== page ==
Q.402 – Witness vs jIva

Q: Please correct my logic below:

  • The ‘negating’ (neti, neti) is actually done by the not-Self (intellect, jIva).
  • The things negated are not-Self (body, senses, mind/intellect, jIva itself?)
  • The witness cannot be negated because it precedes the objects of negation and the act of negation.
  • The witness itself cannot negate but it is because of it that misidentification and negation are possible.
  • The knowledge that ‘I am That which cannot be negated’ is in the intellect, which is not-Self, and therefore unreal.
  • Once that knowledge takes place, then there is no further thoughts such as ‘I am an individual, so and so, this/that’. And I know that I never was.
  • Although the knowledge is in the intellect, it is as if the Self regains knowledge of itself. This individual ‘being’ just became sentient due to my reflection in it?
  • It is ‘me’ that is reflected in all apparent individuals?
    .

A (Dennis): That is mostly correct. Just a couple of points. The ‘witness’ also has to be negated intellectually, since the act of witnessing has to take place through the body-mind-intellect, which is not who you really are. And the Self-knowledge also takes place in the intellect – it is the jIva who gains Self-knowledge. ‘Self-knowledge’ doesn’t apply to the Self, which is never anything other than the Self. And it does not ‘know’ this in the sense that this word implies – to ‘know’ something requires seeming duality and an intellect.

Pantheism, agnosticism/atheism — and Advaita Vedanta

How would you define your sense of pantheism?   www.quora.com/How-would-you-define-your-sense-of-pantheism/answer/Brad-Neil

Brad Neil, proponent of nonduality

I have devised this classification for reference: Modes of pantheism

(Divine pantheism; Natural pantheism; Spiritual pantheism; scientific pantheism)

Modes of pantheism

Within the range of categories given, I find myself somewhat ambivalent:

  • I most closely align with natural I believe the physical universe is all that there is, and that there are eternal forces and energies at play. I do not believe in the supernatural.
  • Scientific pantheism is least applicable to me because I really don’t have a problem being labeled an atheist. In my opinion, atheism and pantheism are almost (but not quite) two sides of a coin.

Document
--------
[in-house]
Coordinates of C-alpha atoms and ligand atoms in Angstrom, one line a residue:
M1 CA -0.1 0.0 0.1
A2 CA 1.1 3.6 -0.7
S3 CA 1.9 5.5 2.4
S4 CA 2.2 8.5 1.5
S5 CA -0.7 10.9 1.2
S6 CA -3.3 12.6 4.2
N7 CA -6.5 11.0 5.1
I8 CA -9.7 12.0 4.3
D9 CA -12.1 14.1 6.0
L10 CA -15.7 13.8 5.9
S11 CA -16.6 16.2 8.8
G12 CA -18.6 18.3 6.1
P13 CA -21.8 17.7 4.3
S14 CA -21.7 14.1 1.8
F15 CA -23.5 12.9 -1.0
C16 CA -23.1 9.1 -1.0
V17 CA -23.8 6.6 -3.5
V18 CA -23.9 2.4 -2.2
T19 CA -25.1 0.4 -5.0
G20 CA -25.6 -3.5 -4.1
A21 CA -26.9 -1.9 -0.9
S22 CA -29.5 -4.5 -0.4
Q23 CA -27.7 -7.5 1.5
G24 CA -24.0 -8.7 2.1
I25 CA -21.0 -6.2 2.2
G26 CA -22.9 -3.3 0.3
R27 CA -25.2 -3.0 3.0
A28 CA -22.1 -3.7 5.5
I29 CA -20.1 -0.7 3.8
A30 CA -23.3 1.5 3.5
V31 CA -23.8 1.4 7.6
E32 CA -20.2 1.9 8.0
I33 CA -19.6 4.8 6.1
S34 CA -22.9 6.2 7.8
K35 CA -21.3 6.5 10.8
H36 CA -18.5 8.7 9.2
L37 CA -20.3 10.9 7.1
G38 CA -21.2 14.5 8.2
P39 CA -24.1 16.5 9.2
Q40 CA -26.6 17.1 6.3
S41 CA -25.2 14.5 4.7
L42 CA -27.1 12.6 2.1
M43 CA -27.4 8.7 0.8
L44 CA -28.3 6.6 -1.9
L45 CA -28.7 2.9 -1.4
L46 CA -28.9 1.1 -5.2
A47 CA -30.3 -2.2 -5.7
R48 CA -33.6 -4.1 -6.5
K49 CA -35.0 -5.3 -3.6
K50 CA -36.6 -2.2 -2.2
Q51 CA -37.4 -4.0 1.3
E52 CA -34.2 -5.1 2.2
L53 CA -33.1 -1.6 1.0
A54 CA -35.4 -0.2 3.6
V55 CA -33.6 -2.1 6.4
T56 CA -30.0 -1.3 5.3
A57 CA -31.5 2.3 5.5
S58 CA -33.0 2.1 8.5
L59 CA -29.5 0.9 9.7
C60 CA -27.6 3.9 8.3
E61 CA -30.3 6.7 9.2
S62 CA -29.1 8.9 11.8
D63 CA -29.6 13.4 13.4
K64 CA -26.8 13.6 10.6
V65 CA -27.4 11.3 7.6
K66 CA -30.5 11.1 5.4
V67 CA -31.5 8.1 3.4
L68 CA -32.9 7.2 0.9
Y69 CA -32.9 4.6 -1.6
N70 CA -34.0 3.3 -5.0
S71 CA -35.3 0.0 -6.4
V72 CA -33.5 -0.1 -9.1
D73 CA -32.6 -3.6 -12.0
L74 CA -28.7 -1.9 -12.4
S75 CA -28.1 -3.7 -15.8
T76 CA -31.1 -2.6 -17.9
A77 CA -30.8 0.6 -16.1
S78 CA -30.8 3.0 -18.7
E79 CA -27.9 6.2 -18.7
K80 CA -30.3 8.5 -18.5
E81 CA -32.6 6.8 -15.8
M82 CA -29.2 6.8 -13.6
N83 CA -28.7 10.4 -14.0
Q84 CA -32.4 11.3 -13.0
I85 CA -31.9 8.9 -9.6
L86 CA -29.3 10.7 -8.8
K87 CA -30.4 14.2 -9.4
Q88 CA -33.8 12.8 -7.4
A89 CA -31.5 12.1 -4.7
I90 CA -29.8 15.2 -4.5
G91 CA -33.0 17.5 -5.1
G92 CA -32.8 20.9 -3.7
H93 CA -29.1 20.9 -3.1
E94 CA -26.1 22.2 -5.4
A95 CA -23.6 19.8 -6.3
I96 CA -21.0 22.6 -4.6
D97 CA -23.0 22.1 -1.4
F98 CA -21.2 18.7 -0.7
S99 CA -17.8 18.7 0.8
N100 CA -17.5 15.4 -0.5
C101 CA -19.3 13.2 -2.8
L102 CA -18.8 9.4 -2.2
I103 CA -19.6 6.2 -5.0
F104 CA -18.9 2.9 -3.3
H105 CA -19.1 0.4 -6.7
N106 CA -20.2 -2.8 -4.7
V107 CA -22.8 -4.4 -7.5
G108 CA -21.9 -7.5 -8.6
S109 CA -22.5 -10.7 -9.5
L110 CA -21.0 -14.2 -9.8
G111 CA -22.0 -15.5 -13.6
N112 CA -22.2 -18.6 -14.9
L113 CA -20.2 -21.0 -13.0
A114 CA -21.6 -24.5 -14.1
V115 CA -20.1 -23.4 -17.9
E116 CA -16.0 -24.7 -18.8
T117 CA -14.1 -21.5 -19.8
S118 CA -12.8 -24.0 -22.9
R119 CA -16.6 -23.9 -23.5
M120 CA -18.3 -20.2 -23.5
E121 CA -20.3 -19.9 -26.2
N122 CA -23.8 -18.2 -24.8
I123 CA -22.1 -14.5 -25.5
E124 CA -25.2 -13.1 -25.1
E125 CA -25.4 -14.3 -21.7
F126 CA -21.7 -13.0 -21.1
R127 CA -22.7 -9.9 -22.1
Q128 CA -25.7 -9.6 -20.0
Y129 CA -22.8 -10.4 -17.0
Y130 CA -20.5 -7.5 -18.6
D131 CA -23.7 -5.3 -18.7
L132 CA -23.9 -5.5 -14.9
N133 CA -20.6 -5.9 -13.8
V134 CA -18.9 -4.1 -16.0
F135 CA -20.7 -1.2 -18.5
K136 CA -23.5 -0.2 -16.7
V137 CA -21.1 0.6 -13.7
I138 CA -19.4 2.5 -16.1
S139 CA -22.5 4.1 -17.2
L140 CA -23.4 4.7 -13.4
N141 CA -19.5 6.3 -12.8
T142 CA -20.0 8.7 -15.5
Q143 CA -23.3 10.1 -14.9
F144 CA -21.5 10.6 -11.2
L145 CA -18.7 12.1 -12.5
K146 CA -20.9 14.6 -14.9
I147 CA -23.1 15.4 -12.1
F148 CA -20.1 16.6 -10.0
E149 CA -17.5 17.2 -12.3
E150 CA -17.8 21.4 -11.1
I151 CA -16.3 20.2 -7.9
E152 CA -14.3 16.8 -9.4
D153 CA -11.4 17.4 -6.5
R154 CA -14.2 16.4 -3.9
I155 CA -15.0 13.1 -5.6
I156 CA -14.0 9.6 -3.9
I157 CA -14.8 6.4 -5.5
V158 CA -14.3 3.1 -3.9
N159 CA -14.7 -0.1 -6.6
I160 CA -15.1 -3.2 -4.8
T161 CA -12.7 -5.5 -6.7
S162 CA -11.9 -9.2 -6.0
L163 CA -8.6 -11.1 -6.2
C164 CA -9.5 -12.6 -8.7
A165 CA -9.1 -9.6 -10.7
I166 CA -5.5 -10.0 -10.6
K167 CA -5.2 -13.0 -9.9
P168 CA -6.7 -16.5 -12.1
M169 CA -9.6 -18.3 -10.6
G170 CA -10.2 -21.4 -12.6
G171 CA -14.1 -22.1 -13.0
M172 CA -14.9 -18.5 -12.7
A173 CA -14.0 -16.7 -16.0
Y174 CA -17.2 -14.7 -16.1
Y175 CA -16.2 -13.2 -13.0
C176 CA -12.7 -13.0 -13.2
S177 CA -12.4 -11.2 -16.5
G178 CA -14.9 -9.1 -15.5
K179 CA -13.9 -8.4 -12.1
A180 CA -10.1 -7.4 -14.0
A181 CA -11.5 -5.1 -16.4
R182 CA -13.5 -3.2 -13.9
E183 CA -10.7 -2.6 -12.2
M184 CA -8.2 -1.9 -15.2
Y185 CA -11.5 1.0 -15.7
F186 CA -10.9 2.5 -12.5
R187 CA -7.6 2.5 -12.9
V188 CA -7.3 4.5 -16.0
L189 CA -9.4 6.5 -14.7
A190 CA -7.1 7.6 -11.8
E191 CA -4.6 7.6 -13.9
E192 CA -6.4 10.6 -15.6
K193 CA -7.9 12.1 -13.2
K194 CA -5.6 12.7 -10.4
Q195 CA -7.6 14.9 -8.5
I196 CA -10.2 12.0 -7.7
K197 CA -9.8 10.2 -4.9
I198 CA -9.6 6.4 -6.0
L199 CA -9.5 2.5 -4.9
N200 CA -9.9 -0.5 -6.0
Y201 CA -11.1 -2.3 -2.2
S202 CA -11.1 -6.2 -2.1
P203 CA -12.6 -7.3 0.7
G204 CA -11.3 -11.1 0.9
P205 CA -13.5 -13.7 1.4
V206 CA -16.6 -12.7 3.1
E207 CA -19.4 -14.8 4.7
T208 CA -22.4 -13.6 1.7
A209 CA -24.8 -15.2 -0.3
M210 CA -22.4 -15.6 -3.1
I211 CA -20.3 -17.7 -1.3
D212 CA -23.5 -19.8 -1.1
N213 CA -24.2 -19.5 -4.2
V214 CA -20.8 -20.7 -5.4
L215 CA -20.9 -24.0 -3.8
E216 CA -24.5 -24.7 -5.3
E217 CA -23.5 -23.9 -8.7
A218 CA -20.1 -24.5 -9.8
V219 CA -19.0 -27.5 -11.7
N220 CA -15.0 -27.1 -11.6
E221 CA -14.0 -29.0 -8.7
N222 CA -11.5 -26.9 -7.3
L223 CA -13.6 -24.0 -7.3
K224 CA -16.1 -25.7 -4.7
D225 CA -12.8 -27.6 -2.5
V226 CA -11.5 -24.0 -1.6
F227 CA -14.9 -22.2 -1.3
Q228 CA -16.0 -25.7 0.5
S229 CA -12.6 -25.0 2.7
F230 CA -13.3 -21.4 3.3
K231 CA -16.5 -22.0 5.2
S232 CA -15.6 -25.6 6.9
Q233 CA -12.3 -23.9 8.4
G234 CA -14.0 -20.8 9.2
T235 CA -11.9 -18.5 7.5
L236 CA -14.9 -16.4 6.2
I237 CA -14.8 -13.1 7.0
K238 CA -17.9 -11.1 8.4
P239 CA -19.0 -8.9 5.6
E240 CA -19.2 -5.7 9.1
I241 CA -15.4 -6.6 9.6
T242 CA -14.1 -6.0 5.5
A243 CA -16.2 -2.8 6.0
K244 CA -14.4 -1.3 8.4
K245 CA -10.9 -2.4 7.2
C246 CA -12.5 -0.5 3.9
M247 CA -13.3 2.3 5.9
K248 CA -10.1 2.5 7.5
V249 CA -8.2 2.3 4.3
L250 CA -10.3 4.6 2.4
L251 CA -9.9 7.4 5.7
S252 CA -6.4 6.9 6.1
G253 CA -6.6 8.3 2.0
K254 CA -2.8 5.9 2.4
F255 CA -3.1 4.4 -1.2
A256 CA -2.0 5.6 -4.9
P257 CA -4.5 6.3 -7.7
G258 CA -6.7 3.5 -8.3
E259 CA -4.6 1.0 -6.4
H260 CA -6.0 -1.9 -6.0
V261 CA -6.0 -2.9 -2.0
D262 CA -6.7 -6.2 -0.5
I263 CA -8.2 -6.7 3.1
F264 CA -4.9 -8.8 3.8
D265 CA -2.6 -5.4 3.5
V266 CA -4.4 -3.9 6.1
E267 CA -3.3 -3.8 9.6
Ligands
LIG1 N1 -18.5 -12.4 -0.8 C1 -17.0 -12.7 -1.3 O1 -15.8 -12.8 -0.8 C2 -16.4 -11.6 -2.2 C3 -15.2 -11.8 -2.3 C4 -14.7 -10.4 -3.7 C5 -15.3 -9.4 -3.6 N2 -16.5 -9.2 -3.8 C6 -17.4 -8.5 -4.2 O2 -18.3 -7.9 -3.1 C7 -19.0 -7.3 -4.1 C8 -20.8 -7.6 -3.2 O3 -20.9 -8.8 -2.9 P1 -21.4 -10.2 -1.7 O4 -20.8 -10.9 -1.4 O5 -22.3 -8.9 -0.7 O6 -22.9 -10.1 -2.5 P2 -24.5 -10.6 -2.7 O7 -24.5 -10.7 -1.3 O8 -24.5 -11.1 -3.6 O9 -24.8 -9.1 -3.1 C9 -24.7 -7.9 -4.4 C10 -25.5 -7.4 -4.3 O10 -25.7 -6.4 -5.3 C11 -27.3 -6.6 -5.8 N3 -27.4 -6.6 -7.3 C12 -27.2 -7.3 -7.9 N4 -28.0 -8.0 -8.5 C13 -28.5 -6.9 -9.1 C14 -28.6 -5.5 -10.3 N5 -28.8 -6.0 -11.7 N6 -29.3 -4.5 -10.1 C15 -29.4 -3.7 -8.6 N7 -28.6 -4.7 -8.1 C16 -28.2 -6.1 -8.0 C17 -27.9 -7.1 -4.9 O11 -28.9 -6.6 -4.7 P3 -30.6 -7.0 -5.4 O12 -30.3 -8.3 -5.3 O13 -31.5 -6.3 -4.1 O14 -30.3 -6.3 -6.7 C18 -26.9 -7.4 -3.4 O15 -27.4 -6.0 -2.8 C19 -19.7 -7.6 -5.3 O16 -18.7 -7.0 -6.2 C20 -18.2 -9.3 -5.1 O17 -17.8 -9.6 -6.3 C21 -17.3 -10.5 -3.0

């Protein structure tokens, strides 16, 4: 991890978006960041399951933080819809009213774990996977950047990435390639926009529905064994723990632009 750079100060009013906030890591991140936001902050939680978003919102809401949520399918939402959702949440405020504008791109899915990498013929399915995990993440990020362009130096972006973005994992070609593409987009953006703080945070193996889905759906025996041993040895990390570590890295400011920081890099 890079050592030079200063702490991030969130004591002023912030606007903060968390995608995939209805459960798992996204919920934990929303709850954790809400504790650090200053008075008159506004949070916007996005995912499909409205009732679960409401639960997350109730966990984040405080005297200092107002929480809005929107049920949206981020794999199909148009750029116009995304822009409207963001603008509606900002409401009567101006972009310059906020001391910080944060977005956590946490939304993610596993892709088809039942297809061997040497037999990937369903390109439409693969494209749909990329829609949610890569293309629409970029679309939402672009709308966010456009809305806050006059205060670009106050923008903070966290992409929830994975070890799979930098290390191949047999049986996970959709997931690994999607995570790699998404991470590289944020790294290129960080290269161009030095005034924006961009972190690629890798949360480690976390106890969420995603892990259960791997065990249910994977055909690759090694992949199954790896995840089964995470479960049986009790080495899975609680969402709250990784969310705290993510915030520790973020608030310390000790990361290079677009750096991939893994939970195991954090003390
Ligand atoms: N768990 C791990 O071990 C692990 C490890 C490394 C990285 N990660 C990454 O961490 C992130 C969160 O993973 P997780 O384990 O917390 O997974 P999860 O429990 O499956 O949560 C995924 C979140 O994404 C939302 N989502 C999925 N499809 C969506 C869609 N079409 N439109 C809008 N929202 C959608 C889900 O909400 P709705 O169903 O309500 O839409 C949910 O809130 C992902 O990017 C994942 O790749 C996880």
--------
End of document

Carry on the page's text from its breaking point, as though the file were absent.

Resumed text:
• But when I’m feeling in my best of moods, I think I fall under spiritual or divine When my mood is high, I sometimes experience an awe and a gratitude that gives me a deeper feeling of connection to existence.

More generally, self-labels that I do not find objectionable include pantheist, nondualist, agnostic, atheist, and skeptic. However, I have none of these words tattooed on my forehead, and I reserve the right to change my thinking at any time. Continue reading

The Mystery – Part 6

Continuing this new, short series presenting the booklet by Bimal Prasad, in which he answers some ‘Rarely Asked Questions’ on Life. Primarily from the perspective of Advaita, questions addressed include the nature of happiness, consciousness, mind and ego. There is also practical guidance on meditation in the final chapter. Answers are relevant and succinct, so that many of the issues of interest to the seeker are covered.

This sixth part looks at the relationship between Consciousness, witness and ego, at the nature of the Self and reality, and asks what we mean by Self-knowledge. See the Contents List or go straight to Part 6 of the series.

The complete (electronic form) booklet may also be purchased from Amazon.

Vedanta the Solution – Part 25

venugopal_vedanta

VEDĀNTA the solution to our fundamental problem by D. Venugopal

Part 25 continues to look at who we are, in relation to experience and consciousness. There is an especially useful analysis of the logical device of anvAya-vyatireka and an examination of the concept of witness-consciousness.

There is a complete Contents List, to which links are added as each new part appears.

How could we merge absurdist and Buddhist philosophies?

www.quora.com/How-could-we-merge-absurdist-and-Buddhist-philosophies

M. Provisionally we could put side by side ‘absurd’ (or illogical) and ‘unprovable’, even if they are not synonymous; and the main tenets of all religions are such. They are not ‘rational’. On the other hand, neither science, ‘common sense’, or rationality are the ‘end all’. There are many things that escape explanation with the current state of our knowledge and understanding.

Paradox is a term related, one way or another, to the above. Just consider the following:

i) “How wonderful that we have met with a paradox. Now we have some hope of making progress”. Niels Bohr (famous physicist)

ii) Is there anything more absurd to ordinary understanding of the world and us than the following (taken from my blog): “That truth, put into words, is paradoxical: you are all (as Consciousness) and ‘you’ (as perceived individual) are nothing, or a phantom; you are the final witness, but ‘you’ are not a witness; the world is illusory (as appearance), but in essence is reality itself. That revelatory, transcendental experience is non-transferable, not provable to another.”

GL. If by absurdism you mean acknowledging that there is no absolute truth, then zen buddhism when asked what is enlightenment, answers “6 pounds of flax”, which is, I believe, trying to point out that absolute truth is impossible.

M. You probably mean ‘impossible to demonstrate, or to know, with the ordinary mind’, but ask a zen buddhist if it (absolute reality or truth) is impossible to grasp, to grok.